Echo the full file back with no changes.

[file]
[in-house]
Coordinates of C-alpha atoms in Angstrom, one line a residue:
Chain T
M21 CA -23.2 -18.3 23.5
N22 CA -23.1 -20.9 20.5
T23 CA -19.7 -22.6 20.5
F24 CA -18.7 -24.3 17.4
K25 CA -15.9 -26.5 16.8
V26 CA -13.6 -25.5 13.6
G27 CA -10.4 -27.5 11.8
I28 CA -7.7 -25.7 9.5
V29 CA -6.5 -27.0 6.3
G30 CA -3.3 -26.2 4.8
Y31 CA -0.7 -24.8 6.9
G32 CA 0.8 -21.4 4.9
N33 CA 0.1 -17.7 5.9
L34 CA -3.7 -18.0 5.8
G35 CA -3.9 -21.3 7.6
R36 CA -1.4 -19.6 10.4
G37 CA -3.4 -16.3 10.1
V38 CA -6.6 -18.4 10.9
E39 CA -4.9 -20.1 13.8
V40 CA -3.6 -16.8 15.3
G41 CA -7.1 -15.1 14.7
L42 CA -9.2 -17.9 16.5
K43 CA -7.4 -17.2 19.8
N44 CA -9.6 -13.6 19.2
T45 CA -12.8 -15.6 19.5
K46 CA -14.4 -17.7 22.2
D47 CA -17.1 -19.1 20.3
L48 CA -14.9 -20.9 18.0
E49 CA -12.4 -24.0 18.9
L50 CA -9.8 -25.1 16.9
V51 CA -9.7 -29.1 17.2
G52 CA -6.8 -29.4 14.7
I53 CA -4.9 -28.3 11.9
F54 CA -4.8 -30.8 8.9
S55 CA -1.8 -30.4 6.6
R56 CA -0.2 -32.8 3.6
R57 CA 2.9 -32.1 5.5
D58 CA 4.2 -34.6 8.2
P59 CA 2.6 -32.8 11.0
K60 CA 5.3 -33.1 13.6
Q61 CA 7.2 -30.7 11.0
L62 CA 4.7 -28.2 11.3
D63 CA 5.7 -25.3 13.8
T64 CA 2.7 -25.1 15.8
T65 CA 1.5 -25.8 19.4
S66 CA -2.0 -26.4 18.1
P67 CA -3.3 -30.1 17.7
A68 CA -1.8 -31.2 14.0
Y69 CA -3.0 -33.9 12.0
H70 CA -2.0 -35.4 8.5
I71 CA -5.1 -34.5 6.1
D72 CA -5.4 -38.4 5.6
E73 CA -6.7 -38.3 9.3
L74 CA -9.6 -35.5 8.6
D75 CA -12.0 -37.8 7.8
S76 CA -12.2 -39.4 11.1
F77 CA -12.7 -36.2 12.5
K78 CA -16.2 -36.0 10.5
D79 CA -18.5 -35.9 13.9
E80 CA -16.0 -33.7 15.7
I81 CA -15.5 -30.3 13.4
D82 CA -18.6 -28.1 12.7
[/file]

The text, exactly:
[in-house]
Coordinates of C-alpha atoms in Angstrom, one line a residue:
Chain T
M21 CA -23.2 -18.3 23.5
N22 CA -23.1 -20.9 20.5
T23 CA -19.7 -22.6 20.5
F24 CA -18.7 -24.3 17.4
K25 CA -15.9 -26.5 16.8
V26 CA -13.6 -25.5 13.6
G27 CA -10.4 -27.5 11.8
I28 CA -7.7 -25.7 9.5
V29 CA -6.5 -27.0 6.3
G30 CA -3.3 -26.2 4.8
Y31 CA -0.7 -24.8 6.9
G32 CA 0.8 -21.4 4.9
N33 CA 0.1 -17.7 5.9
L34 CA -3.7 -18.0 5.8
G35 CA -3.9 -21.3 7.6
R36 CA -1.4 -19.6 10.4
G37 CA -3.4 -16.3 10.1
V38 CA -6.6 -18.4 10.9
E39 CA -4.9 -20.1 13.8
V40 CA -3.6 -16.8 15.3
G41 CA -7.1 -15.1 14.7
L42 CA -9.2 -17.9 16.5
K43 CA -7.4 -17.2 19.8
N44 CA -9.6 -13.6 19.2
T45 CA -12.8 -15.6 19.5
K46 CA -14.4 -17.7 22.2
D47 CA -17.1 -19.1 20.3
L48 CA -14.9 -20.9 18.0
E49 CA -12.4 -24.0 18.9
L50 CA -9.8 -25.1 16.9
V51 CA -9.7 -29.1 17.2
G52 CA -6.8 -29.4 14.7
I53 CA -4.9 -28.3 11.9
F54 CA -4.8 -30.8 8.9
S55 CA -1.8 -30.4 6.6
R56 CA -0.2 -32.8 3.6
R57 CA 2.9 -32.1 5.5
D58 CA 4.2 -34.6 8.2
P59 CA 2.6 -32.8 11.0
K60 CA 5.3 -33.1 13.6
Q61 CA 7.2 -30.7 11.0
L62 CA 4.7 -28.2 11.3
D63 CA 5.7 -25.3 13.8
T64 CA 2.7 -25.1 15.8
T65 CA 1.5 -25.8 19.4
S66 CA -2.0 -26.4 18.1
P67 CA -3.3 -30.1 17.7
A68 CA -1.8 -31.2 14.0
Y69 CA -3.0 -33.9 12.0
H70 CA -2.0 -35.4 8.5
I71 CA -5.1 -34.5 6.1
D72 CA -5.4 -38.4 5.6
E73 CA -6.7 -38.3 9.3
L74 CA -9.6 -35.5 8.6
D75 CA -12.0 -37.8 7.8
S76 CA -12.2 -39.4 11.1
F77 CA -12.7 -36.2 12.5
K78 CA -16.2 -36.0 10.5
D79 CA -18.5 -35.9 13.9
E80 CA -16.0 -33.7 15.7
I81 CA -15.5 -30.3 13.4
D82 CA -18.6 -28.1 12.7